Tuesday, 9 January 2018

Golden Globe Ritual Farms

This business of women attending the Golden Globes wearing black - hope it continues - it's also a style statement. A black dress looks sophisticated.

I don't have anything to back this up but, in my experience those who seem to want to ban ritual slaughter (halal in particular - few mention Jewish shechita), professing it to be an animal welfare issue, generally seem to be on the side of reversing the ban on fox hunting. That, at least, has been my general experience when arguing the pros and cons with each position. Anyone have similar experiences? That suggests to me that those wanting to ban ritual slaughter are not at all concerned with animal welfare, but something else.

I'm not convinced ritual slaughter, carried out properly, is any more distressing on an animal than giving it a blow on the head first. Exsanguination was, after all, the preferred method of suicide among the Romans, precisely because it was the least distressing to them. Cut yourself with a very sharp knife and you're not even aware you've cut yourself till you see the trail of blood. Studies have been carried out reaching opposing conclusions, so the jury is out. The problems with animal slaughter manifest themselves when the operation has to be done on an industrial scale - that's where corners are cut in the interests of profit.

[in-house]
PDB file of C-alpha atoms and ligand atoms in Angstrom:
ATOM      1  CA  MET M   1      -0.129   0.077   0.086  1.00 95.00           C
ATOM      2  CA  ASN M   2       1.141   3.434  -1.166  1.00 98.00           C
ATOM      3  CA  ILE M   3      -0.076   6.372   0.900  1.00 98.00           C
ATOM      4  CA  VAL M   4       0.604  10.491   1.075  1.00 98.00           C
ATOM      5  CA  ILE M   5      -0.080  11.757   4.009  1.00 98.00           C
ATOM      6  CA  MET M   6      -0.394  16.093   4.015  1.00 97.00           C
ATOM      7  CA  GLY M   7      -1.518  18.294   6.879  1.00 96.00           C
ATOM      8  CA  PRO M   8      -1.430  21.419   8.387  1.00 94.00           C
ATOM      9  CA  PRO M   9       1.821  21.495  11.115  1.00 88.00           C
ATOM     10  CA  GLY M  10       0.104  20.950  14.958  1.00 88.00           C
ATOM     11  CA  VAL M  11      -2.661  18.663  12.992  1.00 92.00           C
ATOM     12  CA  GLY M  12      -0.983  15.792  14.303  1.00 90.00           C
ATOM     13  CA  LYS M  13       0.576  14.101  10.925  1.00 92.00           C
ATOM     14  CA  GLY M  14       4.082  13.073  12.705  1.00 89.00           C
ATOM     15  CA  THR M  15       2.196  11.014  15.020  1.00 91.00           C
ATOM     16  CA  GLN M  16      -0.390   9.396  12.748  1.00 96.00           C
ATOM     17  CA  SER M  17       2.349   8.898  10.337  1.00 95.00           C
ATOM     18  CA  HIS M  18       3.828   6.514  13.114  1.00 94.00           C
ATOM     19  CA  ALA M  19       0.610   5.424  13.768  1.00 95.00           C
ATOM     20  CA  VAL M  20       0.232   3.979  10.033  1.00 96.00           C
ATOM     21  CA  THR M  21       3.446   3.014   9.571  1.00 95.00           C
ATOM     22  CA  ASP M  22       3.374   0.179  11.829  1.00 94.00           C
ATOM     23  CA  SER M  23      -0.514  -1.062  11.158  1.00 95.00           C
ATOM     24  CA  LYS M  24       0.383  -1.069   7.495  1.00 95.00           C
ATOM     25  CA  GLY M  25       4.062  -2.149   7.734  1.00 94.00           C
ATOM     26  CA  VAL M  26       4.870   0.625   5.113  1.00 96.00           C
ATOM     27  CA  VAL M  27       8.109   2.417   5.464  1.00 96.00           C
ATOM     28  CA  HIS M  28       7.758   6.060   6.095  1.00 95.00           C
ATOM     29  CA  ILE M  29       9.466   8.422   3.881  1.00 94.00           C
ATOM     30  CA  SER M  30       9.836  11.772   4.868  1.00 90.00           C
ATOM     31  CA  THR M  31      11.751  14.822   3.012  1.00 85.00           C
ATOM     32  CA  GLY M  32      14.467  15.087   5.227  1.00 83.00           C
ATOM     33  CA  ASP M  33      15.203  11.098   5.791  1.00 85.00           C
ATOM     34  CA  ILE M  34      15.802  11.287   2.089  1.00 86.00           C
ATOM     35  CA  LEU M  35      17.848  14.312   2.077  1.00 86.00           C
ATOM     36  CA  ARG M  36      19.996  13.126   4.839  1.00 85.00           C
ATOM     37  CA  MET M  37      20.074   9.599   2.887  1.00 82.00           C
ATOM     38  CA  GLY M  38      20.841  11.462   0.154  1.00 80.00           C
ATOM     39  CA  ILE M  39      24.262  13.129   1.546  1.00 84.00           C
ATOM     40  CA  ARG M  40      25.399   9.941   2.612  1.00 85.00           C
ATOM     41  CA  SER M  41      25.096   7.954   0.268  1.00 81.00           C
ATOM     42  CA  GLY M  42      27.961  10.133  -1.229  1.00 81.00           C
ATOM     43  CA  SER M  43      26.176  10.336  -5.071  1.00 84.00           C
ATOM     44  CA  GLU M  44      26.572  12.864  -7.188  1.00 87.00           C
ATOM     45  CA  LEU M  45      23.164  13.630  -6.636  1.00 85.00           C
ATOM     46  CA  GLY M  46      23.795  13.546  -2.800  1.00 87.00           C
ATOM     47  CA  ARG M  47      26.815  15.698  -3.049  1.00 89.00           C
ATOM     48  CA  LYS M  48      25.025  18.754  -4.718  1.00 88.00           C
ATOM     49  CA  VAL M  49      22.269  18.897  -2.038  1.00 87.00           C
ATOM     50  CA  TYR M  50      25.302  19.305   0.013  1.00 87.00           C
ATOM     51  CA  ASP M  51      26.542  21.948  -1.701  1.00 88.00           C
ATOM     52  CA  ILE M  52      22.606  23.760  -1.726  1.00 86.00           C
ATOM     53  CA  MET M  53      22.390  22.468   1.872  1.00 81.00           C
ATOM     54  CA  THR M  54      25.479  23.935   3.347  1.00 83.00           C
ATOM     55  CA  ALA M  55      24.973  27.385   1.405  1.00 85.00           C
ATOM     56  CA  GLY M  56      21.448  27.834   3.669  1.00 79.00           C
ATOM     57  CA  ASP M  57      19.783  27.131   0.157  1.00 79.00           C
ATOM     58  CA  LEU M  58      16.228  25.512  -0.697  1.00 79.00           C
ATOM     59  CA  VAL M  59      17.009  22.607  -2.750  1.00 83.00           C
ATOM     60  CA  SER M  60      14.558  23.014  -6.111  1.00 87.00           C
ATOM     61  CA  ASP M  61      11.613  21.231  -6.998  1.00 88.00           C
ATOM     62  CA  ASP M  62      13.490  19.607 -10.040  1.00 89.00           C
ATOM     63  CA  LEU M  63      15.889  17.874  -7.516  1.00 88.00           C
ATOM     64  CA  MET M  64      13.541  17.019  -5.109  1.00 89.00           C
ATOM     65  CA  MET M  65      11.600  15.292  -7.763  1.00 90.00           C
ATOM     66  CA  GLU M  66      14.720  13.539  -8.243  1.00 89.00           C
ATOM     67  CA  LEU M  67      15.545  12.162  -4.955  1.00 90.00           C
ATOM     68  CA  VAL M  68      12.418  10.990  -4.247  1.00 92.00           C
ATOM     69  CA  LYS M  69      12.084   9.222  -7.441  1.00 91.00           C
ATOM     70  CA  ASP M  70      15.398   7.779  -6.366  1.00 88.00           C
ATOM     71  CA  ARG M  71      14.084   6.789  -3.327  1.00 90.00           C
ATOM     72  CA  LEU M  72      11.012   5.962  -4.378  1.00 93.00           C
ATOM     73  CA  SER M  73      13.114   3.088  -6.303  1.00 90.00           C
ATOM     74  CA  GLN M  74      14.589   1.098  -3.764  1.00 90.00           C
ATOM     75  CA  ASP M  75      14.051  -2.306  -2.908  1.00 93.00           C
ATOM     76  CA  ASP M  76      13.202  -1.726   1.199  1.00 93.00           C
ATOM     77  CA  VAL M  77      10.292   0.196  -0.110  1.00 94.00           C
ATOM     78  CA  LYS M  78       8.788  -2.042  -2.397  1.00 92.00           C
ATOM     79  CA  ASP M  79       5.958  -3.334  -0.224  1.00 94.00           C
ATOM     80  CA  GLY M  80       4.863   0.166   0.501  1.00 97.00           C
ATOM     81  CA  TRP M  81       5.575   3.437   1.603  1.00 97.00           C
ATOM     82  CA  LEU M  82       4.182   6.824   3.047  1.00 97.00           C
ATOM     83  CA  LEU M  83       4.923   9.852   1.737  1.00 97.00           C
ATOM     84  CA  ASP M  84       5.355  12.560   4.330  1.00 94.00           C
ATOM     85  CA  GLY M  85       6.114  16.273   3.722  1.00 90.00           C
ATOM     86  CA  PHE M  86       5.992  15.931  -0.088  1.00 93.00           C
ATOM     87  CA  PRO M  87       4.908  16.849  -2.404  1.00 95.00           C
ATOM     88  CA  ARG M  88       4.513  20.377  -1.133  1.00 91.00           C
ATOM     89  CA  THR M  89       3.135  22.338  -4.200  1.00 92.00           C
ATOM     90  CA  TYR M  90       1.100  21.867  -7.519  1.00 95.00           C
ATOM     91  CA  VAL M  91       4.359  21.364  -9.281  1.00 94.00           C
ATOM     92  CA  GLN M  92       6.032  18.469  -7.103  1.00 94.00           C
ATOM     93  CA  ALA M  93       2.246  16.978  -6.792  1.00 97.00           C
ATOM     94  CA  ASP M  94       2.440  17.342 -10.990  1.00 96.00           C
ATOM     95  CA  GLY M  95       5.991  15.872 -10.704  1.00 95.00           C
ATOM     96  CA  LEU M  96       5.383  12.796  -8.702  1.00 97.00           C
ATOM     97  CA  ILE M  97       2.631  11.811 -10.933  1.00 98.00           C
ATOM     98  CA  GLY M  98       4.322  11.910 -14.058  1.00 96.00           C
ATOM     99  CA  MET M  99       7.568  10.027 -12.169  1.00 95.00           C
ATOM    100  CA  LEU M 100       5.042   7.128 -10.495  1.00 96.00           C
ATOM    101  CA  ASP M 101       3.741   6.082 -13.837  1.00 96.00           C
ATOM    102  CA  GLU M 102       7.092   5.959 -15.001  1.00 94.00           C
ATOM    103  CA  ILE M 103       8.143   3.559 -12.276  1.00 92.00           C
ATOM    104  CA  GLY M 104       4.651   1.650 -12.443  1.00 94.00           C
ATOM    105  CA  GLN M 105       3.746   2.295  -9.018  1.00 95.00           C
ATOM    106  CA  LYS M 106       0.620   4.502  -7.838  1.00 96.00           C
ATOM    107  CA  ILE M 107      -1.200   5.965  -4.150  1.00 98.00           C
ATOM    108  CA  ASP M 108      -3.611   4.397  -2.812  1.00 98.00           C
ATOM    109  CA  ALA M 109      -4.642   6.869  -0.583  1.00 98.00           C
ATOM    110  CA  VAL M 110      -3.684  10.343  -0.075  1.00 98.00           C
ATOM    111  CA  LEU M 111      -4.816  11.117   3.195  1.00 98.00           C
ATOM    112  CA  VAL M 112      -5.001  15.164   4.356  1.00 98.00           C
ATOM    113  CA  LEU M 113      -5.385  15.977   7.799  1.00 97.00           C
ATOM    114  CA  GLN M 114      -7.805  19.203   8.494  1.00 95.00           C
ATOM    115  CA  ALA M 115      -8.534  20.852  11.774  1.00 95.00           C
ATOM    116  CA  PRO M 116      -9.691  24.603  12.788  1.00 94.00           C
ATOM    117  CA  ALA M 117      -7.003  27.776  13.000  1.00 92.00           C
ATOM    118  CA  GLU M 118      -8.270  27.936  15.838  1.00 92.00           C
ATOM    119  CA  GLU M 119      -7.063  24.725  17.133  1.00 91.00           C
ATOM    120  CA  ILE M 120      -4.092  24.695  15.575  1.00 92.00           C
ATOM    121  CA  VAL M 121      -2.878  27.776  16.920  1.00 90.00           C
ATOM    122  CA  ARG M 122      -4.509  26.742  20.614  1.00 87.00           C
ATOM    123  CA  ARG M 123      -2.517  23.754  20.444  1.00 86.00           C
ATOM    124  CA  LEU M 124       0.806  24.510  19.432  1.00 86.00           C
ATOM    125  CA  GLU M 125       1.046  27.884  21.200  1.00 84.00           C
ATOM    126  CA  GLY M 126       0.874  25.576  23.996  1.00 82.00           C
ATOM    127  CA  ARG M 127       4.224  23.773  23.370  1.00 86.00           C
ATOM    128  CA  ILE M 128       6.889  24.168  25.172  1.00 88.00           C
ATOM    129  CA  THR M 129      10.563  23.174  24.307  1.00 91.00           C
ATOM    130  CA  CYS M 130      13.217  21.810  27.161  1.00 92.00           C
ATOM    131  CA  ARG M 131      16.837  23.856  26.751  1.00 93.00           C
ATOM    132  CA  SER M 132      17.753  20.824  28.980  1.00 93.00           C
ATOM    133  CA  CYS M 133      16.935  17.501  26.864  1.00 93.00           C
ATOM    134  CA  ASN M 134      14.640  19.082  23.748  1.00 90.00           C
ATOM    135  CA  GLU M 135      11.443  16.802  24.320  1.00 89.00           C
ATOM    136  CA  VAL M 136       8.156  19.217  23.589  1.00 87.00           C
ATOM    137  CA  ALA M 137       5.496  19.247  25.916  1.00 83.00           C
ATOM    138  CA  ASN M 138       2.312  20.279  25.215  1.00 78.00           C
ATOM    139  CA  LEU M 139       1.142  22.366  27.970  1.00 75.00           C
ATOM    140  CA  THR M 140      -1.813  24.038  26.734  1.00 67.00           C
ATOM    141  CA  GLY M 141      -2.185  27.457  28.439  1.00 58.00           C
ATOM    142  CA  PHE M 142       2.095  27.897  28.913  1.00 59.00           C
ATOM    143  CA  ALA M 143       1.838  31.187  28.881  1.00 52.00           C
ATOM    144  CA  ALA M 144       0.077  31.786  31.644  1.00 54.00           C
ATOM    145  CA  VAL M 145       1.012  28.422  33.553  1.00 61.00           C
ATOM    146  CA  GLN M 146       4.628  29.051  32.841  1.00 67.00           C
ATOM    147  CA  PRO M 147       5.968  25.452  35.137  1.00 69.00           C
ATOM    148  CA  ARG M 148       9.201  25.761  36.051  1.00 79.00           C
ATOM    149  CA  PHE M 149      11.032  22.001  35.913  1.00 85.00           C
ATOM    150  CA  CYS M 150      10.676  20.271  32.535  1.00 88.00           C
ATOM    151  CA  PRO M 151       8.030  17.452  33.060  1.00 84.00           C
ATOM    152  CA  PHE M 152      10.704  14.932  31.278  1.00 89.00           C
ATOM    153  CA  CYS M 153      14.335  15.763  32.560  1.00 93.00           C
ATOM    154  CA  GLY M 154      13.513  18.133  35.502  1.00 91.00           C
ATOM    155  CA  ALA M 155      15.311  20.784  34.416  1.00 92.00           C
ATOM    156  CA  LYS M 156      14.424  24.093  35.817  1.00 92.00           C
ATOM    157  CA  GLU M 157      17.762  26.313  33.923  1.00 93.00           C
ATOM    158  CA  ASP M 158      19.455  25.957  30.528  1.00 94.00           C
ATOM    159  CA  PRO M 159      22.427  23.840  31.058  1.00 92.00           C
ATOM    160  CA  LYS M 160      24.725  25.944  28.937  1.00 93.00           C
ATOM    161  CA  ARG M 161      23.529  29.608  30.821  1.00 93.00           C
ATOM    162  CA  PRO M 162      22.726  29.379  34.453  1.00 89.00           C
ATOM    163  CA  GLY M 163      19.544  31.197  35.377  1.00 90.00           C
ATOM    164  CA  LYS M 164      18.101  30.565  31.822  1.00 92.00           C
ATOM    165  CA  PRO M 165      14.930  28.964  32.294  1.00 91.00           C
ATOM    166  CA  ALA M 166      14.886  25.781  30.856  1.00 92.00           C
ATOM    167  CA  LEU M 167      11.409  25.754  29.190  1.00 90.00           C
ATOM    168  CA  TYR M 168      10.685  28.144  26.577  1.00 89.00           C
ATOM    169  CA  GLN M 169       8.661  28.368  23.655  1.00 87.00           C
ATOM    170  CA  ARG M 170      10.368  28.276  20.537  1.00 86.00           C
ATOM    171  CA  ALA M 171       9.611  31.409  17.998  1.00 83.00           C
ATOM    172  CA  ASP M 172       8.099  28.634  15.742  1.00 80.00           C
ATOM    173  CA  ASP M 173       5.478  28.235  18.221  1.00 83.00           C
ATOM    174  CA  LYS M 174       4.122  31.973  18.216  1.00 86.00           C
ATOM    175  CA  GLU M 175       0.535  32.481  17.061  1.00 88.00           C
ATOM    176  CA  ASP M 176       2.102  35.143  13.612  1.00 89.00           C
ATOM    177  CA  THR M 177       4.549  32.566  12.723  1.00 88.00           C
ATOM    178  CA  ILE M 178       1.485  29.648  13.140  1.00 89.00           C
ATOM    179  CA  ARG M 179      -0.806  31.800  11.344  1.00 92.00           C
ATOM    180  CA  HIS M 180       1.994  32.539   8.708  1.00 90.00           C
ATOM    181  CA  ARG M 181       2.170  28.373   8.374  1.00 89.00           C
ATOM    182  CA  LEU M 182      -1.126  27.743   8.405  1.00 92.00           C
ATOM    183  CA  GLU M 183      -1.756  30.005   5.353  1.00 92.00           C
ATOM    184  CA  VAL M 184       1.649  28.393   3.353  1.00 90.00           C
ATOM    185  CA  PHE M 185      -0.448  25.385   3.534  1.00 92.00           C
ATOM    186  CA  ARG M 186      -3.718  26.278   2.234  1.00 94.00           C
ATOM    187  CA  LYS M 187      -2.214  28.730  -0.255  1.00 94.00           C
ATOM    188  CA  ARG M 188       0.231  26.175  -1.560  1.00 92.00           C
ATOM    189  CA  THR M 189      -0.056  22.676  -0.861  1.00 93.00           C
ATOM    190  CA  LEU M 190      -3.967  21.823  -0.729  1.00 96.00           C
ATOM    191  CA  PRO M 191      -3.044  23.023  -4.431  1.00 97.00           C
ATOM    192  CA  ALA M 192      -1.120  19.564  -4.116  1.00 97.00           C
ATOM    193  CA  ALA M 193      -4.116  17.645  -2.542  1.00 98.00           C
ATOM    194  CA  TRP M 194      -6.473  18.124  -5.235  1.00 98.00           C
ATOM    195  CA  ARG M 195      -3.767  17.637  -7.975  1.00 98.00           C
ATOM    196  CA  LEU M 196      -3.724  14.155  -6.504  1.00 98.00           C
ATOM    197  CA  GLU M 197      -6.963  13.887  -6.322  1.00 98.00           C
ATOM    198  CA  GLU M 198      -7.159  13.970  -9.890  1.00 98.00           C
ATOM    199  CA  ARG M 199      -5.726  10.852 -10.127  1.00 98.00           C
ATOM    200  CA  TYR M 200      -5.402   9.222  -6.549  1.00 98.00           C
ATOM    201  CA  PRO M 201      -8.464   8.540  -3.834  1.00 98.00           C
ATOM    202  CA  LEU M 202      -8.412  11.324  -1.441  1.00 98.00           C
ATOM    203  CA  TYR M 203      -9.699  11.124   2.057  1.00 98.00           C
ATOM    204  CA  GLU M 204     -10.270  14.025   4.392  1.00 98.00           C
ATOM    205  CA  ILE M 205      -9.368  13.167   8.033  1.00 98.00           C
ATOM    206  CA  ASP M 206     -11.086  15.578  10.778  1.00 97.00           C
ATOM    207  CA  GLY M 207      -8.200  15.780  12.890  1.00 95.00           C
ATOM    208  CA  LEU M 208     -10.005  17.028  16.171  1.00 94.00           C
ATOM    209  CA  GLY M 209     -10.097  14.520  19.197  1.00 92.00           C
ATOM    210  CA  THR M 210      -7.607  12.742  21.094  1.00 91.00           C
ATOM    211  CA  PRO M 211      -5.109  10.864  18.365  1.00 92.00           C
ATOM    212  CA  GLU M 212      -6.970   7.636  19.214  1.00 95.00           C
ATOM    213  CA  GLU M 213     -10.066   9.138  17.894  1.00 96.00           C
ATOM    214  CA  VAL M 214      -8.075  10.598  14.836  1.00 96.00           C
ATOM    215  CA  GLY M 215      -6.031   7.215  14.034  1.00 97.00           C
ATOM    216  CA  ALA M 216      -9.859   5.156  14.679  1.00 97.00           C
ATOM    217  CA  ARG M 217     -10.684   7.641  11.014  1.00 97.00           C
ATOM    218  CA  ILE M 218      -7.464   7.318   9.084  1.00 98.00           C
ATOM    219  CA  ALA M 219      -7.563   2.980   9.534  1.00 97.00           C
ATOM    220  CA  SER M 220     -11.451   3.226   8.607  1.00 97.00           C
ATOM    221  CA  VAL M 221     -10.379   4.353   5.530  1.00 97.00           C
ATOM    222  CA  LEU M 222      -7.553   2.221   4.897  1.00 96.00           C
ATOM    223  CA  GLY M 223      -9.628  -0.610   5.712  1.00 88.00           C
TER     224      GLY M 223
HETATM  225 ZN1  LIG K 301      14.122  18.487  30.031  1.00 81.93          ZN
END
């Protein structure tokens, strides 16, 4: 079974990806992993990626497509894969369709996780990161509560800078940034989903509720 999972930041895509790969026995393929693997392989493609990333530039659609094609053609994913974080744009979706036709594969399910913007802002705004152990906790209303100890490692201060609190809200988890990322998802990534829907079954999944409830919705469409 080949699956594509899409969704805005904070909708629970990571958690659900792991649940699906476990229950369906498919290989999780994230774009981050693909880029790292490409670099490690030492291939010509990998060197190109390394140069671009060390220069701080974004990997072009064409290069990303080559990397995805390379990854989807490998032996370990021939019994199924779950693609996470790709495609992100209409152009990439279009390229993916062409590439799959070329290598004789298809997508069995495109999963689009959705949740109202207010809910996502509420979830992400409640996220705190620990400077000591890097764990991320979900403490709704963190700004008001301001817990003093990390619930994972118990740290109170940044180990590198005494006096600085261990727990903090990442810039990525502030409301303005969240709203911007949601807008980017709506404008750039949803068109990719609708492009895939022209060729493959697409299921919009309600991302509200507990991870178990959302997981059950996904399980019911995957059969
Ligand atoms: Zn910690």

Apparently if farm subsidies were to disappear, some 90% of farms would face closure, with a consequent crash in the price of farmland. There are 210,000 farm holdings in the UK, meaning farms would shrink down to just over 21,000. According to Full Fact, on average, English farms made a £39,000 profit in 2014/15 from their farming business. Only £2,100 of this came from agriculture, which is what springs to many people's mind when they think of farming. If we look at cereal farms alone, they lost £9,500 in 2014/15.

The options seem like a nightmare scenario should subsidies disappear completely - the remaining 10% of large agribusinesses may buy up the small,  non-profitable farms, shrinking supply to just a few large companies having massive power to set higher prices (a consequence of no subsidies), or we'll have to buy food from outside the UK - probably the EU. A crash in farmland prices could be a boost for house building, but the consequences for food production are immense.


  1. A crash in farmland prices could also lead to the anti-hunting, liberal metropolitan types snapping up even more holiday home bargains - wouldn't that be ironic for those good country-folk who voted for Brexit..

  2. Halal slaughter carried out as humanely as possible may well be no more traumatic than conventional methods. I suspect though that the initial cost of Halal certification and its ongoing registration costs and specialised staff requirements puts the consumer price of meat up for all whether they have that religious need or not. Good excuse for going veggie - so far carrots don't need to face mecca..